Mountainside village in Haiti

Haiti

At a Glance

Haiti is the most vulnerable country in Latin America and the Caribbean to climate change. Haiti shares the Caribbean Island of Hispaniola with the Dominican Republic. Factors heightening its vulnerability include topography, land-use practices, low per capita income, high population density, and limited infrastructure and services. More than half of the country’s population lives in dense coastal cities, nearby floodplains, and in areas with steep slopes susceptible to landslides. Widespread deforestation and unmaintained drainage infrastructure increase Haiti’s vulnerability to hurricanes, storm surges, and flooding, while increasing temperatures during dry months, strengthening tropical storms, and unpredictable rainfall patterns will likely worsen climate impacts on already sensitive sectors. The agriculture sector is responsible for nearly half of greenhouse gas emissions, followed by the energy, waste, industrial processes, and land-use change and forestry sectors.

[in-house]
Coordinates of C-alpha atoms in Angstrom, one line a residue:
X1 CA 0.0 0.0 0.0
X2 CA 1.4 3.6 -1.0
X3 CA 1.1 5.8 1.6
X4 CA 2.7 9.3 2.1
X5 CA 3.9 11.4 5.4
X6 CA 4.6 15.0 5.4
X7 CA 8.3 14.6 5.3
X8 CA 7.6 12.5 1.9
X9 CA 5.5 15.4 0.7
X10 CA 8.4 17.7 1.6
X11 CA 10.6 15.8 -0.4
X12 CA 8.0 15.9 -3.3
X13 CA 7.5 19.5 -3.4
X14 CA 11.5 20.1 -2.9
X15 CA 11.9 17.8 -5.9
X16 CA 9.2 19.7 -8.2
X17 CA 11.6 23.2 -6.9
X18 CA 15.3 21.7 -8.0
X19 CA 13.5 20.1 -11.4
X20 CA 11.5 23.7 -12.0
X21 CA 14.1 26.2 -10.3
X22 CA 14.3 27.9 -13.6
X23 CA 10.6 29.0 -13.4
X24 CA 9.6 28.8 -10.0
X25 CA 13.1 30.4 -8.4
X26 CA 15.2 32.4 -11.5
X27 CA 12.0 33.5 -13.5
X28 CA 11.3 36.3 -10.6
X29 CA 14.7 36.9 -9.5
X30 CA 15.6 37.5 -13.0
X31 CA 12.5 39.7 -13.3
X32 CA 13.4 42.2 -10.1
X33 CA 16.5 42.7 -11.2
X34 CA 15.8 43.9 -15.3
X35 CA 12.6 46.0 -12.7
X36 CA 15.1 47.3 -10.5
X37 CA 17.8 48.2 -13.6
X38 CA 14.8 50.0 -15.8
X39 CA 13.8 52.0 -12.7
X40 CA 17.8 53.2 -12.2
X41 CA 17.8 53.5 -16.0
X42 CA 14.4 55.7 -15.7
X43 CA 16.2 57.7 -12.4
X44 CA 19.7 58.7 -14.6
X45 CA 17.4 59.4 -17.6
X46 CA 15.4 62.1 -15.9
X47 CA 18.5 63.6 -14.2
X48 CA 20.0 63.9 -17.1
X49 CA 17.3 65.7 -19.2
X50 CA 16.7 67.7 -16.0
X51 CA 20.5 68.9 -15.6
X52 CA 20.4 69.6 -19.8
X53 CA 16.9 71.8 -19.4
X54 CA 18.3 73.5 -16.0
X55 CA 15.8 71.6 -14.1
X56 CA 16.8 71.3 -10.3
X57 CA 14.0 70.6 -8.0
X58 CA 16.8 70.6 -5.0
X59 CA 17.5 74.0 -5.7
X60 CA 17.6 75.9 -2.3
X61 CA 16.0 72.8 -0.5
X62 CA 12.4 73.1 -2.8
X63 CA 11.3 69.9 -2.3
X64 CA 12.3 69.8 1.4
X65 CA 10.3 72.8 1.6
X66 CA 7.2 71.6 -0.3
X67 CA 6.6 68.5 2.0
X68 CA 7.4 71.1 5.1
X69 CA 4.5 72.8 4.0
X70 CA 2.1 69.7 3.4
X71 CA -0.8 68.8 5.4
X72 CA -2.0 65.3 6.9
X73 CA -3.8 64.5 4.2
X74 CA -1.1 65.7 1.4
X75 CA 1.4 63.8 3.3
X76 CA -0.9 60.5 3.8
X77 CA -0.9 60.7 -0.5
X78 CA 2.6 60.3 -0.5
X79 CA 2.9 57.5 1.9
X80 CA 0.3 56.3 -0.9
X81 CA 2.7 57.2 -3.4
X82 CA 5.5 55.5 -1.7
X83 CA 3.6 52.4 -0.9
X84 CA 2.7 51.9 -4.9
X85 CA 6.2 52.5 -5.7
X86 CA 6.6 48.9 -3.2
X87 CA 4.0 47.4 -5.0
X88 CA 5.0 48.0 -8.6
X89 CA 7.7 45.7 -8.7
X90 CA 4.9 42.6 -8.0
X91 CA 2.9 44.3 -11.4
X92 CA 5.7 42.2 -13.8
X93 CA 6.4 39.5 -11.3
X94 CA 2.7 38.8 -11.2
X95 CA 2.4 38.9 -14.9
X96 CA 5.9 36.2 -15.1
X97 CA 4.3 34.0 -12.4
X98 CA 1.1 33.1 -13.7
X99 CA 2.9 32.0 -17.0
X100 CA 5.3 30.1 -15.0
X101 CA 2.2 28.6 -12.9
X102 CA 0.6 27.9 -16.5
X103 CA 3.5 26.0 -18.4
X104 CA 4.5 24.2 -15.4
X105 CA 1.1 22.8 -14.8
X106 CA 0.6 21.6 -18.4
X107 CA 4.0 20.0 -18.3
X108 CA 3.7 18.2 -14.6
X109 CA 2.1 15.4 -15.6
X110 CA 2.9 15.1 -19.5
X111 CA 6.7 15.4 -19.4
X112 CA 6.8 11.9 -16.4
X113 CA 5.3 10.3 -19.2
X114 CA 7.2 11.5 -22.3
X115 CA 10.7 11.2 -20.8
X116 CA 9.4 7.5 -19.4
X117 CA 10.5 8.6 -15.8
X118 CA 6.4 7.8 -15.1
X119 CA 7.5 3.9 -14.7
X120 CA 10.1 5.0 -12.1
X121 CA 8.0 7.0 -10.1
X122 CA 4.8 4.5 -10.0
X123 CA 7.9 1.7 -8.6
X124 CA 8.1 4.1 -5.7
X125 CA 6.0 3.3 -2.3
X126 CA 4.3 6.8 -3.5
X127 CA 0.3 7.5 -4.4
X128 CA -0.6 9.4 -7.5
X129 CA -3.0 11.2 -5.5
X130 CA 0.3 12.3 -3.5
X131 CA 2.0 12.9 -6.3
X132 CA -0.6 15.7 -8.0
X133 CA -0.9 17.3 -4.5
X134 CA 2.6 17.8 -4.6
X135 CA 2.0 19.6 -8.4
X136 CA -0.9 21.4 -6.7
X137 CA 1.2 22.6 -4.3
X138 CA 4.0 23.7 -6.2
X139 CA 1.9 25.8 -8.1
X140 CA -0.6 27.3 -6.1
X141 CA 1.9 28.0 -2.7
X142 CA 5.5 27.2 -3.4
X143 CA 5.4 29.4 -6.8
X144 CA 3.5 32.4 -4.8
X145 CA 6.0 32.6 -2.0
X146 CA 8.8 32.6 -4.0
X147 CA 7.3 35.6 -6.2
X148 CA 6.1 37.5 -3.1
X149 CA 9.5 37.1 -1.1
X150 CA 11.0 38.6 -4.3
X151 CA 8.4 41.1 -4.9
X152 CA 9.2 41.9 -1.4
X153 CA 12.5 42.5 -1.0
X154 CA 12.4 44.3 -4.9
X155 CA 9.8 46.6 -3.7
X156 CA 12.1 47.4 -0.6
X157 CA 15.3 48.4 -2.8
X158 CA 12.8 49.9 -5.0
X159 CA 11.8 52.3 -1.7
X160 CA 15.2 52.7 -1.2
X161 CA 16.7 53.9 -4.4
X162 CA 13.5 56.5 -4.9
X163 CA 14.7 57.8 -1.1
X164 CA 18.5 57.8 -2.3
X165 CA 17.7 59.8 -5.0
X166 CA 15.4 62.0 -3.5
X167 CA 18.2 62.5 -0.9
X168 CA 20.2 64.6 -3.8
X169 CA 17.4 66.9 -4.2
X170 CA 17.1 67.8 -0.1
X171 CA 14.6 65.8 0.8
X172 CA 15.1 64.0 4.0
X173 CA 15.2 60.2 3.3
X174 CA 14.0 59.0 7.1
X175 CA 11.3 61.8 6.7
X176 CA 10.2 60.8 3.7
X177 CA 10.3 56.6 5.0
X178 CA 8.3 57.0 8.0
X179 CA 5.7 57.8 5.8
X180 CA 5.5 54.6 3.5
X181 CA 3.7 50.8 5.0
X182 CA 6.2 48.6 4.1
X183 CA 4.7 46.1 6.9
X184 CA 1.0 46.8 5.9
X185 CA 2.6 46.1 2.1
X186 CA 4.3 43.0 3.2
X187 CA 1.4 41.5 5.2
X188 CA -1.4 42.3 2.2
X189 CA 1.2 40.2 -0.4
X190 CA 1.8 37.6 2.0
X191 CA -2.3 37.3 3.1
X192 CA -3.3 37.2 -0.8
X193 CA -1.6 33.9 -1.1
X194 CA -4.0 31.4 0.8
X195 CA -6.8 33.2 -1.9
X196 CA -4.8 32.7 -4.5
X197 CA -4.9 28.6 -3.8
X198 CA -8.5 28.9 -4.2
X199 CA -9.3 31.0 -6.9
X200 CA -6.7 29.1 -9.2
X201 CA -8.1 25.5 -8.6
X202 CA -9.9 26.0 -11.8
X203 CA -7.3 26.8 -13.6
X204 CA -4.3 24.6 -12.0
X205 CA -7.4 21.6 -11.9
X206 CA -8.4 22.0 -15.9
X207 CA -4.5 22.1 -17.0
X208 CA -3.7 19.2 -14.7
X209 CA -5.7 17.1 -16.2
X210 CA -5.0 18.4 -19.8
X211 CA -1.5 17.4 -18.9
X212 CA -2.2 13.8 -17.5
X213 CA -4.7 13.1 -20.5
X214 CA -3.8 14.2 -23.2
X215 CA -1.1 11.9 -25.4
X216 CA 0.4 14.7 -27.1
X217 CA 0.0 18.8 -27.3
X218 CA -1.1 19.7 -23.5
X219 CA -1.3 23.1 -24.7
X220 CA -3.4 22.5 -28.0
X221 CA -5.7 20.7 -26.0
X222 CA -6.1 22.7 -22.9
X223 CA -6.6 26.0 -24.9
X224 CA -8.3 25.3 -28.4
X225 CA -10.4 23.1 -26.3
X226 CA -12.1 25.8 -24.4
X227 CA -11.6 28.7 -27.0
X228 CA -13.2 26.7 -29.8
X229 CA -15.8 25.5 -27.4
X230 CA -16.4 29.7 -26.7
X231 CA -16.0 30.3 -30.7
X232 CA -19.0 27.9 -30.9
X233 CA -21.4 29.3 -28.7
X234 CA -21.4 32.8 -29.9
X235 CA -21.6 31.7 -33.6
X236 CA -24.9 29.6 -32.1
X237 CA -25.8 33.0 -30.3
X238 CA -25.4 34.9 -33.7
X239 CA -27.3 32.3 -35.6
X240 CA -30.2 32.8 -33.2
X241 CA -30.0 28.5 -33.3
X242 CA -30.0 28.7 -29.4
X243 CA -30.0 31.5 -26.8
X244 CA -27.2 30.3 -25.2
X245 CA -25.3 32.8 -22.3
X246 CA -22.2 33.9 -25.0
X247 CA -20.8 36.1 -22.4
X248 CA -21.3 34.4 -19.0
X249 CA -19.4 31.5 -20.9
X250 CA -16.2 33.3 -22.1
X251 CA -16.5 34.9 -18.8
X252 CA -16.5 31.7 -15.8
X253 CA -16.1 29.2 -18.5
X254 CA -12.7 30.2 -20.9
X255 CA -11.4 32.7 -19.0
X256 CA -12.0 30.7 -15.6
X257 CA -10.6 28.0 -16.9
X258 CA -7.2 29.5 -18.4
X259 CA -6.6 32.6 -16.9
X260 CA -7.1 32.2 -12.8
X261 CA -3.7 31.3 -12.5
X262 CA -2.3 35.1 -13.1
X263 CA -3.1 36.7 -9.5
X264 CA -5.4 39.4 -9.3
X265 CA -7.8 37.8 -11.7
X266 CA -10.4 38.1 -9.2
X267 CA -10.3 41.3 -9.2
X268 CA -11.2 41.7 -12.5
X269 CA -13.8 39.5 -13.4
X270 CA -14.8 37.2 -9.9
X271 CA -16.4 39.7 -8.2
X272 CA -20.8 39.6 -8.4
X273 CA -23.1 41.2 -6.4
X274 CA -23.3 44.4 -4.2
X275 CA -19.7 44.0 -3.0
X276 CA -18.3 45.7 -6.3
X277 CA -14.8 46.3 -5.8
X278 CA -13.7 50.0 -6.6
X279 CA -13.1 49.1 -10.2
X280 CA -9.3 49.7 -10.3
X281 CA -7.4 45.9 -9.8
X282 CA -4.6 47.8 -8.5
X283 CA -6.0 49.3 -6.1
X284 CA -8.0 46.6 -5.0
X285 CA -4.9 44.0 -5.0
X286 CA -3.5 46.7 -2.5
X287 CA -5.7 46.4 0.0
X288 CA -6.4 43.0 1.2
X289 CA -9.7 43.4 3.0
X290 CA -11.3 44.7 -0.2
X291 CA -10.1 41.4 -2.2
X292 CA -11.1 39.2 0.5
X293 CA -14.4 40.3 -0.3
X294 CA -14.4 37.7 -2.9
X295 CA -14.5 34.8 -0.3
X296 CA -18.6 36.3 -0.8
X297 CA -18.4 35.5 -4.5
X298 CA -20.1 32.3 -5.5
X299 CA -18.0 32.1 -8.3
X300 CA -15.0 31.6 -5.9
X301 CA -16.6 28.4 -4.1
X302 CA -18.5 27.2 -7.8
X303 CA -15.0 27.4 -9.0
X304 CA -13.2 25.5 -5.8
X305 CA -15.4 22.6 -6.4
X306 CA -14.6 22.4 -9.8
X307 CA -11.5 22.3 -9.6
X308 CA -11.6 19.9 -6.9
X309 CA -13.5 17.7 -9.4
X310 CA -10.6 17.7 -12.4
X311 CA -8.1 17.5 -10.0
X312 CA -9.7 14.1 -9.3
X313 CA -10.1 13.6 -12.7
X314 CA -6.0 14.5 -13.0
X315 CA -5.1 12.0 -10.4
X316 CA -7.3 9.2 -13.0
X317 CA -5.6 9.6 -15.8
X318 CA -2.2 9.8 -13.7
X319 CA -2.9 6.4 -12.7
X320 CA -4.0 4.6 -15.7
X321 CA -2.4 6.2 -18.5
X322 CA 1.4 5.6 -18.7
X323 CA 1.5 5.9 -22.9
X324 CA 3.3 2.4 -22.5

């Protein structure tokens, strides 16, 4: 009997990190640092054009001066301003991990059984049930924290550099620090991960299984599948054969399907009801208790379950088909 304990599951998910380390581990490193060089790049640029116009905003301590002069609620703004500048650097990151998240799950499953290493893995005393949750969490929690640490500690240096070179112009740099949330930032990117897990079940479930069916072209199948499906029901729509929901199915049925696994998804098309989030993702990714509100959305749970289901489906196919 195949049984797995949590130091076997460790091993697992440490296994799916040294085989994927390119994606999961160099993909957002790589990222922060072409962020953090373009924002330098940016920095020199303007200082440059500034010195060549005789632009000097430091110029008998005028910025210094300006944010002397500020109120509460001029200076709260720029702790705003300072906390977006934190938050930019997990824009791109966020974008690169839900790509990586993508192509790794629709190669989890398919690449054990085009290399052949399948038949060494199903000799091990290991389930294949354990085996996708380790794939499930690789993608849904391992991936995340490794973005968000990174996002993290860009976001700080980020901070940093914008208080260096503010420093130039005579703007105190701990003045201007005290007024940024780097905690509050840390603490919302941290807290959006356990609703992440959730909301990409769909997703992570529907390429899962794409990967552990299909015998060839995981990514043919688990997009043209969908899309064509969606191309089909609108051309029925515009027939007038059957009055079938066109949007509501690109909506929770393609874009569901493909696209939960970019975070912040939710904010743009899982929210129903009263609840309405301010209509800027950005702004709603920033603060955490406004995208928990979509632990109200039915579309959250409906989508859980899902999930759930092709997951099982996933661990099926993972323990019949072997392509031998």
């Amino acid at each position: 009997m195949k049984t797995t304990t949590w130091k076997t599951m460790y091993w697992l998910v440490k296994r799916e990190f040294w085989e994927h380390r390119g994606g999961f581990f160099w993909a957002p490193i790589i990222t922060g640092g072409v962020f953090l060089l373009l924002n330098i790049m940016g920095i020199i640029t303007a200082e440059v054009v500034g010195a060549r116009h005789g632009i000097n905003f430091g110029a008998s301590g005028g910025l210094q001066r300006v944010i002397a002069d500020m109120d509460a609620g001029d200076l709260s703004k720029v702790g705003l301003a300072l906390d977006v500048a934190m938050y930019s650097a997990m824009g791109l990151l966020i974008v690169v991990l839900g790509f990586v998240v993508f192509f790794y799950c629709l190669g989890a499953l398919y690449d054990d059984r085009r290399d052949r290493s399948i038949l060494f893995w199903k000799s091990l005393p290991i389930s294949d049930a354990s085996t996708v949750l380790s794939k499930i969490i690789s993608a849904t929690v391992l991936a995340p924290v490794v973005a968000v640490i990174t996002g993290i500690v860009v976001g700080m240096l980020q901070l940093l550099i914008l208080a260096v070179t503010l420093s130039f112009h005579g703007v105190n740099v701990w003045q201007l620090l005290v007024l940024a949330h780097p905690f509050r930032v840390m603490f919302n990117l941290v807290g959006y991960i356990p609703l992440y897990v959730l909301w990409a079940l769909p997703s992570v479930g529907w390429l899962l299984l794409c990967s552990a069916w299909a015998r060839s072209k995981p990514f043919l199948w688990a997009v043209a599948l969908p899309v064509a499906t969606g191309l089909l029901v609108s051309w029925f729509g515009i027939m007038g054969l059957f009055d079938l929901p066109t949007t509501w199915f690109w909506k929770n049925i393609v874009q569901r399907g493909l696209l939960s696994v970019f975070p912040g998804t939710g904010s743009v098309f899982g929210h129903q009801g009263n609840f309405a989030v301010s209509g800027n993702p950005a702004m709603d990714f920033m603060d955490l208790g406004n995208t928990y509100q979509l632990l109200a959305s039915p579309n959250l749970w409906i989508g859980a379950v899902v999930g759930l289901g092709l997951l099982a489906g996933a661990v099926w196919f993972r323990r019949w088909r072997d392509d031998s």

Funding and Key Indicators

    Refer to metadata and sources for more details.


    USAID Climate Change Funding (2020)

    Total

    $12.5 Million

    Adaptation

    $5 Million

    Sustainable Landscapes

    $7.5 Million

    GAIN Vulnerability

    Medium

    Population (2020)

    11.1 Million

    GHG Emissions Growth

    4.09%

    % Forested Area

    3.5%

    Climate Change Information

    Haiti Photo Gallery

    Stories from the Area

    In March 2019, the Government of Haiti released an official request for proposals as part of a broader plan to support the development of minigrids. Minigrids generally involve small-scale electricity generation and can advance energy transitions in rural areas by enabling a power supply for communities lacking reliable electricity.
    “We know that Haiti is an extremely vulnerable country for the impacts of climate change,” says Jesse Leggoe, Acting Deputy Director in the Democracy, Human Rights and Governance Office, “Having Hurricane Matthew hit during our design process just re-emphasized that for everyone.”
    Two examples of infrastructure development demonstrate how investment in planning and engineering design, that is considerate of future climate conditions, can result in more resilient infrastructure outcomes.